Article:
December 21
The festival of Angerona, the Roman goddess of secrecy.
Winter Solstice, known as Yule. The shortest day and longest night of the year. Yule is widely celebrated by many varieties of modern pagan.
It is also known as Winter Rite, Midwinter, and Alban Arthan. Yule is derived from the Anglo-Saxon Yula, which means Wheel of the Year.
In many cultureds it is symbolised in religion by a Virgin mother giving birth to sacred offsprin: Rhiannon to Pryderi; Isis to Horus; Demeter to Persephone.
It is the festival of the Sun's rebirth, and a time for many pagans to honor the Horned God. The aspect of the God many pagans invoke at this Sabbat is Frey, the Scandinavian fertility God and a deity associated with peace and prosperity. Love, family togetherness, and accomplishments from the past year are also celebrated. On this Sabbat, witches bid farewell to the Great Mother and welcome the reborn Horned God, who rules the dark half of the year.
An old tradition many pagans still observe in this season is bringing in the Yule Log, wishing on it, and lighting it from the remains of last year's log. Once, the Yule log was the center of the celebration. It was lit on the eve of the solstice (it should light on the first try) and kept burning for twelve hours, for good luck. Riddles are posed and answered, magic and rituals are practiced.
In the past, wild boars were sacrificed and consumed along with large quantities of liquor. Corn dollies were carried from house to house while carolling. Fertility rites were practiced (girls standing under a sprig of mistletoe were subject to a bit more than a kiss in these times), and divinations were cast for the coming Spring. Many of these customs, in have been adapted and are celebrated in the mainstream Christian Christmas celebration, though most celebrants do not realize their origins.

In Slavonic cultures, the festival of Koleda began at Winter Solstice and lasted for ten days. In Russia, this festival was called Kutuja, which was later applied to Christmas Eve. Although the Slavonic name comes from the God Kolyada, it was in honor of Lada, the Goddess of love, Spring, youth and fertility. She was said to be reborn each year at this time. Each family burned a Yule log and invited their personal household Gods to join in the festivities. Groups of children went from house to house singing; as a reward, they were given little gifts.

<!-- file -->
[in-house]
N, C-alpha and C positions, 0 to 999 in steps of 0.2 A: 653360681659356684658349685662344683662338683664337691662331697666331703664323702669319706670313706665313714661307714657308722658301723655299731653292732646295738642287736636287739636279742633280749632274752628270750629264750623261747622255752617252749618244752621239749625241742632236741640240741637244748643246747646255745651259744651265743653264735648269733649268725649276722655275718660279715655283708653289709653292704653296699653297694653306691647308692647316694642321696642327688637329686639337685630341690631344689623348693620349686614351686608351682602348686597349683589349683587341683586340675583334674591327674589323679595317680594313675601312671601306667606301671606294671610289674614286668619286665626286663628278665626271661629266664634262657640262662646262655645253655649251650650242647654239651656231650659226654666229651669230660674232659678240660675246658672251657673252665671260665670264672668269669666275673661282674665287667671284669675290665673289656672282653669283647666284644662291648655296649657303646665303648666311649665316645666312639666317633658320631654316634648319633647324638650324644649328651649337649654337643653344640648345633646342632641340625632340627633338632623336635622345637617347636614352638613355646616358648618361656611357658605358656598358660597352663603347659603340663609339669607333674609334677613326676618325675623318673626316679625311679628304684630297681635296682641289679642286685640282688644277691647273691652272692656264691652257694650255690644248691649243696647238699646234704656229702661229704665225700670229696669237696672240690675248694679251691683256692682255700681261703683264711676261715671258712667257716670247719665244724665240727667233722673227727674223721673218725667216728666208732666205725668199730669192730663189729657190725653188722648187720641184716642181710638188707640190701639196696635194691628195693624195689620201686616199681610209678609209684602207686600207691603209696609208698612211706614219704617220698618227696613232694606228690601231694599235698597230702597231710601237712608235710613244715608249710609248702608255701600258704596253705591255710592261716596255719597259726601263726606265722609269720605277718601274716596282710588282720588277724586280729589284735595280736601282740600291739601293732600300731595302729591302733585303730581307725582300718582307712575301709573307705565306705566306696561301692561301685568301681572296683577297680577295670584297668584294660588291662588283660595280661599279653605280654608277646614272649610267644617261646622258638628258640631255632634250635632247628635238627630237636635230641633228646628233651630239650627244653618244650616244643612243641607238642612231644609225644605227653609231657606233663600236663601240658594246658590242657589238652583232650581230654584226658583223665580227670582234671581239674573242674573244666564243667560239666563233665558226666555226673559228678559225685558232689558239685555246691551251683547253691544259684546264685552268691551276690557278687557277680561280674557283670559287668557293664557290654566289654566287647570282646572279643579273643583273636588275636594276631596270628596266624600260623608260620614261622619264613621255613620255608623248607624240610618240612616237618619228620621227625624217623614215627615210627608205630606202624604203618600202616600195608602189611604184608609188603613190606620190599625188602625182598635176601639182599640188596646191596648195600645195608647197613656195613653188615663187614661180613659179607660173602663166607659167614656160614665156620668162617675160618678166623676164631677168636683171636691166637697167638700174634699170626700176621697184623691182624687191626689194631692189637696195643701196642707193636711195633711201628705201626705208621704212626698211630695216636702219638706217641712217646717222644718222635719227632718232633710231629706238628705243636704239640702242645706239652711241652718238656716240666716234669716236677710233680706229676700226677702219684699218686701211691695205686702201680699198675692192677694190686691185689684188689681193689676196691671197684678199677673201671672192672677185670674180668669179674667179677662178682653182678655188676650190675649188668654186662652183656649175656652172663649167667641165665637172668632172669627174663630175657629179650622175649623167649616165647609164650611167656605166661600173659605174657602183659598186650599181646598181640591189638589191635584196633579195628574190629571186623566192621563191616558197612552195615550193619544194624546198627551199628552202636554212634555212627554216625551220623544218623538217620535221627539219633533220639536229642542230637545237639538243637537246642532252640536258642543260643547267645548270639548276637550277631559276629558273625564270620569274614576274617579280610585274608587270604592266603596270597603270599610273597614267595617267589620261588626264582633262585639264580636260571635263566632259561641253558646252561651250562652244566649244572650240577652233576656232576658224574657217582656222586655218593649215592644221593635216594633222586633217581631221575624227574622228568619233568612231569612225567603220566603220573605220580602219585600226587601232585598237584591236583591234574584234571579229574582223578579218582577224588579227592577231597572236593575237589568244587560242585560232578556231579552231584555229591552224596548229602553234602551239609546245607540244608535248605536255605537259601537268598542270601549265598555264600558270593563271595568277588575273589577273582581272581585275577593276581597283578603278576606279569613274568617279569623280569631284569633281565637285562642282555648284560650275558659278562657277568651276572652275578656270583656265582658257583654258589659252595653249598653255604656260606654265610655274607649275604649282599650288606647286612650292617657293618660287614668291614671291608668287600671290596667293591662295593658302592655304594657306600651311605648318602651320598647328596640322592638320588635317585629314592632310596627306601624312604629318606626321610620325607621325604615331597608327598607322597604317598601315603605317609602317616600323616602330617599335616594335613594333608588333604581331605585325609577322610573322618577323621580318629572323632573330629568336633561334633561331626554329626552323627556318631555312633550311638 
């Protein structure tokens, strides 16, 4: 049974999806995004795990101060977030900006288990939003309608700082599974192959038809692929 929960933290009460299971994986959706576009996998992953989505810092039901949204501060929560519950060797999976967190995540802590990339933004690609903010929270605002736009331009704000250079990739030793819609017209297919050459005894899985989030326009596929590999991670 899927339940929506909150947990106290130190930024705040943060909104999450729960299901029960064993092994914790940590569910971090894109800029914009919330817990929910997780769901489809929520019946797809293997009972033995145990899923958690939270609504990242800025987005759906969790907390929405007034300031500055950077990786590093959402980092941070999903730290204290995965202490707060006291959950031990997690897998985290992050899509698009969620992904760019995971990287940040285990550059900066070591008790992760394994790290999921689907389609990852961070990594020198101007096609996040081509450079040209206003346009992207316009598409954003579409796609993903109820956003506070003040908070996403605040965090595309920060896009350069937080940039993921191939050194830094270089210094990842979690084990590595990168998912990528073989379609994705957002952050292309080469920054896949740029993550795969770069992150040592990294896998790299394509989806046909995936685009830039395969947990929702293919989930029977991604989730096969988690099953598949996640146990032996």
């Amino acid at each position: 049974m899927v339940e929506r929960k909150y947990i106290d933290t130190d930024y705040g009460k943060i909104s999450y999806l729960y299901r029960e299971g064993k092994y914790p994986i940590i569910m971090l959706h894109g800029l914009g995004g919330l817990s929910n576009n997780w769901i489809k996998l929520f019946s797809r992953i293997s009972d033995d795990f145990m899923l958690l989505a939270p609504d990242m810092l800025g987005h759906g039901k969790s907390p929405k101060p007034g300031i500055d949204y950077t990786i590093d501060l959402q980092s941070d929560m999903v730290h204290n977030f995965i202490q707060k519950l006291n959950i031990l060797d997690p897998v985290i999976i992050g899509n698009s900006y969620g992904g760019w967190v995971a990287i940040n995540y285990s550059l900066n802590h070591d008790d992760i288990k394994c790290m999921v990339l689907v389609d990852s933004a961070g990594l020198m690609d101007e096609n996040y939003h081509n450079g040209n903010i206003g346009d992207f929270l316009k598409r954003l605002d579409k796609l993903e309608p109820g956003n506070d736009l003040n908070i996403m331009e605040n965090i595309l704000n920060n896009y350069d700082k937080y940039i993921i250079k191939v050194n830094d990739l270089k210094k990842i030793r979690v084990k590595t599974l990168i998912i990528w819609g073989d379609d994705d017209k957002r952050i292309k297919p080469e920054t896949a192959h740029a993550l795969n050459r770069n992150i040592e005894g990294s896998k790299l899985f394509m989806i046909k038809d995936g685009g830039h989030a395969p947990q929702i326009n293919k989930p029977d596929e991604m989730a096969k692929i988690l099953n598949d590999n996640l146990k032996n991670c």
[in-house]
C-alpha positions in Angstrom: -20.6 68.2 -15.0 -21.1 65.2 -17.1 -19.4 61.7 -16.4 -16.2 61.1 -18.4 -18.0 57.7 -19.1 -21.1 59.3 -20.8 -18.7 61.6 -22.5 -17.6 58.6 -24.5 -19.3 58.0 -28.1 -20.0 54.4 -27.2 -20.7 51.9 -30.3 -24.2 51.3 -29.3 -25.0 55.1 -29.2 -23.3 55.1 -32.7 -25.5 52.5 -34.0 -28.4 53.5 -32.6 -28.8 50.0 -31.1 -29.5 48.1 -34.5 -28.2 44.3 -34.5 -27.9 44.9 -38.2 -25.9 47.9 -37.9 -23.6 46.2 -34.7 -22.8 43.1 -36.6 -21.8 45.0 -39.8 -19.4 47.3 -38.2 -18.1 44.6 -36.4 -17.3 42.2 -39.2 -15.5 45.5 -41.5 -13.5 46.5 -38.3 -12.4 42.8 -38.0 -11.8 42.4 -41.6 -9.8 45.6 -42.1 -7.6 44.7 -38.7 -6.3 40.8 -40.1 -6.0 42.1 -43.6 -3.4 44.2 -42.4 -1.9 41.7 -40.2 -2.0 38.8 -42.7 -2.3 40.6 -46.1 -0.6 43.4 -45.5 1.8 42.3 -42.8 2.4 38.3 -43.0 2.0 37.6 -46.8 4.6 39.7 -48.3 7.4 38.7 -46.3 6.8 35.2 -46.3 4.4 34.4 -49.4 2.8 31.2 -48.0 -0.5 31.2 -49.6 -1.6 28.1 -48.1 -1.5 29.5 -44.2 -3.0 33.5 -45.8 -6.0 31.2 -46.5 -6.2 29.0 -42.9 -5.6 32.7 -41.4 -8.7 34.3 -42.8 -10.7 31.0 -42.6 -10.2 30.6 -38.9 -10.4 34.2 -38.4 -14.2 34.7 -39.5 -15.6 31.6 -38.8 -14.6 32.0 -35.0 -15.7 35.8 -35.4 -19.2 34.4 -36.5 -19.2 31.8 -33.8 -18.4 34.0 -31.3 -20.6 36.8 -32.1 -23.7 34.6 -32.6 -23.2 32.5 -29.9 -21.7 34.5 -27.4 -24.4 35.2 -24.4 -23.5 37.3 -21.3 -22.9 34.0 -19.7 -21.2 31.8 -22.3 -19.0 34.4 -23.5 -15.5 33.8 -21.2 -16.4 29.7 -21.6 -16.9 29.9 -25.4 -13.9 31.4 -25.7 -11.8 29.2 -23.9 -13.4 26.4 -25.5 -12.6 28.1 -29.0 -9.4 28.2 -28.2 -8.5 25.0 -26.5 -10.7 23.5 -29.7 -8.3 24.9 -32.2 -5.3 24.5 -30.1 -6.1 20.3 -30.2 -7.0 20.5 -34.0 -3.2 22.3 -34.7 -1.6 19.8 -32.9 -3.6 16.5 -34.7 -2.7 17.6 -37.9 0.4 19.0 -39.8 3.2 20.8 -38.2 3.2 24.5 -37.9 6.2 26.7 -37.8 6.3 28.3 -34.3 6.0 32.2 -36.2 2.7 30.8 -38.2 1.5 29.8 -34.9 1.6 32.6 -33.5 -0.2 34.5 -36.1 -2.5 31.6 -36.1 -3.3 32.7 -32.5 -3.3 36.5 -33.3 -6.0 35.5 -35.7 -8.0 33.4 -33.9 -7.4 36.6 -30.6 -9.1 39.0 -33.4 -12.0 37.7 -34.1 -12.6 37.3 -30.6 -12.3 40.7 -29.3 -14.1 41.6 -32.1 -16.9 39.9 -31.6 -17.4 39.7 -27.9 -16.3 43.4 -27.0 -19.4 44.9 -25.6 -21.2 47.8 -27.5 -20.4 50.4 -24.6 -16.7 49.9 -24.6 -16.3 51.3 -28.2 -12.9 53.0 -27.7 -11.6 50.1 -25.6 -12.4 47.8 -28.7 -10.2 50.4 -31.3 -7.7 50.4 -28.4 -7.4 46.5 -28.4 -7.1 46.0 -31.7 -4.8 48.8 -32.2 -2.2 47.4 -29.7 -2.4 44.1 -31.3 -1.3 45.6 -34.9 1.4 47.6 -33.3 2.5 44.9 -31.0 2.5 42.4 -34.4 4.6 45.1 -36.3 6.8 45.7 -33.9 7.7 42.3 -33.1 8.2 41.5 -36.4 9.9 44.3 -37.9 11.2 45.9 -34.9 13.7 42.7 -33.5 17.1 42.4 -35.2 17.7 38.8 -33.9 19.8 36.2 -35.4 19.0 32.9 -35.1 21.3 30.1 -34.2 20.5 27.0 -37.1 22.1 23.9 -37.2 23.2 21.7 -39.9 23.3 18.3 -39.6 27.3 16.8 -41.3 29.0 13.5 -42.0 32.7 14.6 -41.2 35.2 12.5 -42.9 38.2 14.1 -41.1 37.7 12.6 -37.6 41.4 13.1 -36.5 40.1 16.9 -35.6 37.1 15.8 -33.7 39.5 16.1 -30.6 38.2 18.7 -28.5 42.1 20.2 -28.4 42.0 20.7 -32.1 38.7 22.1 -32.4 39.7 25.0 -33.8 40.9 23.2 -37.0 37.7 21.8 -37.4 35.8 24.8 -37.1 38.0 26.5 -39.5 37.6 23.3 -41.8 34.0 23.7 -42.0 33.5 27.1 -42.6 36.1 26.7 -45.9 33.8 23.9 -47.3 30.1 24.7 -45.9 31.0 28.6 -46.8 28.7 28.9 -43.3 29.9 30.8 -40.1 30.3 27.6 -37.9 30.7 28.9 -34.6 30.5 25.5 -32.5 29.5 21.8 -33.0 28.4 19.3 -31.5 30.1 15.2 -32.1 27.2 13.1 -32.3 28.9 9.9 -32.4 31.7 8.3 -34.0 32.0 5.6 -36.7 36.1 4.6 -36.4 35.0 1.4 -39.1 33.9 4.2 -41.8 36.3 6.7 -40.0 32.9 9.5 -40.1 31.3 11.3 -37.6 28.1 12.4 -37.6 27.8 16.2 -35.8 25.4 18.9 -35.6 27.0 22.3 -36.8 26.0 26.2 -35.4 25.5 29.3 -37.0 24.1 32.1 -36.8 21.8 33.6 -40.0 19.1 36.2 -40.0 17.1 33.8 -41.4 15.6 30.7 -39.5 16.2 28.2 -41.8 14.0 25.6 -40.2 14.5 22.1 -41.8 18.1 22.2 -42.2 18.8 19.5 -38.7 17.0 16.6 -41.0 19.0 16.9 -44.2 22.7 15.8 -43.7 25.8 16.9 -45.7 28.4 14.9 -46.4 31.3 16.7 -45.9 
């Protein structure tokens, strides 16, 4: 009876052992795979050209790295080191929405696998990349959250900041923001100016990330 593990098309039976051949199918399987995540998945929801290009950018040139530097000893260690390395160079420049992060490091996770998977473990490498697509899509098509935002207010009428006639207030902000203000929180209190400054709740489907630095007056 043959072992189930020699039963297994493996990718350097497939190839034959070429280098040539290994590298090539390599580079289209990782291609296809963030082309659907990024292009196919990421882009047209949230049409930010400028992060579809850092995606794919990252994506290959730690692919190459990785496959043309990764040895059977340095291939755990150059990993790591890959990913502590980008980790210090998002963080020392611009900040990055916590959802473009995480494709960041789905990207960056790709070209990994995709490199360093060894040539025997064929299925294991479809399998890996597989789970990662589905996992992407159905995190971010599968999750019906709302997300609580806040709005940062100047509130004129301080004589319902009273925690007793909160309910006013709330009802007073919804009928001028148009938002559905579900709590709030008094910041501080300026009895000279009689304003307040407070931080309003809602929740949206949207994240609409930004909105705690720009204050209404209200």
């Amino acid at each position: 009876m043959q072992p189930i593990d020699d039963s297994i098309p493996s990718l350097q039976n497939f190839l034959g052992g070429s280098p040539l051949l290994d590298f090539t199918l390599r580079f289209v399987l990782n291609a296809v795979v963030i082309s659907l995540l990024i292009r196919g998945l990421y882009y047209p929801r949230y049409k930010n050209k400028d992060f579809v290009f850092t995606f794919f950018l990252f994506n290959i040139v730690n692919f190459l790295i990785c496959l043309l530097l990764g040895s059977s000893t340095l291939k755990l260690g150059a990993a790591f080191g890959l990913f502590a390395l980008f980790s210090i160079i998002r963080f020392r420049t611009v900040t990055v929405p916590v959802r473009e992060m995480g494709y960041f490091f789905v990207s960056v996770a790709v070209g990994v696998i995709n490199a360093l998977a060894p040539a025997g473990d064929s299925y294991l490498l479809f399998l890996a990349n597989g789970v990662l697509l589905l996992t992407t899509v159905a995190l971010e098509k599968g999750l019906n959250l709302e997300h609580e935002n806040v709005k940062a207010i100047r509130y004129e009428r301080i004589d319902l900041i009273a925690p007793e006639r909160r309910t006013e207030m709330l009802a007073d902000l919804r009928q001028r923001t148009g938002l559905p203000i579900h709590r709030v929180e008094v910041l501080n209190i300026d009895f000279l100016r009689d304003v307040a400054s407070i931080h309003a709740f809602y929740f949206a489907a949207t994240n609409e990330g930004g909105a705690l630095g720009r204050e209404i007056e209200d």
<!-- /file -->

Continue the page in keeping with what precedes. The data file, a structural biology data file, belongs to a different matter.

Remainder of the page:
Lauranz of the Zee writes: Winter solstice, December 20, 21, 22: Well, shucks, the sun is reborn today, but nowadays, all sorts of people are celebrating the solstice. Good Lord, you can now even buy commerially made cards in stores. So it's not really our holiday any more.

December 23
The Larentalia (Larentinalia), festival of Acca Larentia the Roman goddess who gave the early Romans their land.

December 24
Asshole Day,celebrated by Lauranz ov the Zee and invented by the aforementioned Mary (not Meri) of purification fame. This, as well as the holiday to follow, comes from the fact that in many families, holidays bring out the absolute WORST in everyone, and become an occasion for bickering, recrimination, abusive behavior, name calling, injustice collecting, manipulation, and generally horrid behavior all around. So on December 24th, everyone behaves like a TOTAL ASSHOLE and gets it out of their system, so they can enjoy xmas. (Except that Meri and I don't celebrate xmas. My sainted mother-in-law destroyed xmas [and thanxgiving as well] beyond any possible hope of repair.)

December 25
The birthday of Mithra (also known as Mithras), the Persian god of light and wisdom.
Also Christmas day, a Christian religious observance celebrating the birth of Jesus Christ, a character in their mythology which they believe to be the son of their god..The practice of celebrating Christmas on December 25th began in the early 4th century. It was a Christian substitute for the pagan festival held on that date to celebrate the birth of the unconquered Sun. Christmas customs such as Christmas trees, holy and mistletoe have pagan origins - such as celebrating the midwinter festival of Yule. The term Xmas refers to the first letter (chi) of the Greek word, Christos.

December 26
St. Stephen's Day, a Catholic (Christian) religious observance. This date is the commemoration of one of the seven deacons named by the apostles of Jesus Christ to distribute alms.
Boxing Day, the first day after the Christian festival of Christmas, the name of this day come from a tradition started in the United Kingdom which spread to many other countries under British rule. On this day, gifts from boxes placed in church were distributed to the poor.

December 29
Moon of Hecate the Crone(Roman)

December 30
New Year's Eve in the Gregorian Calender.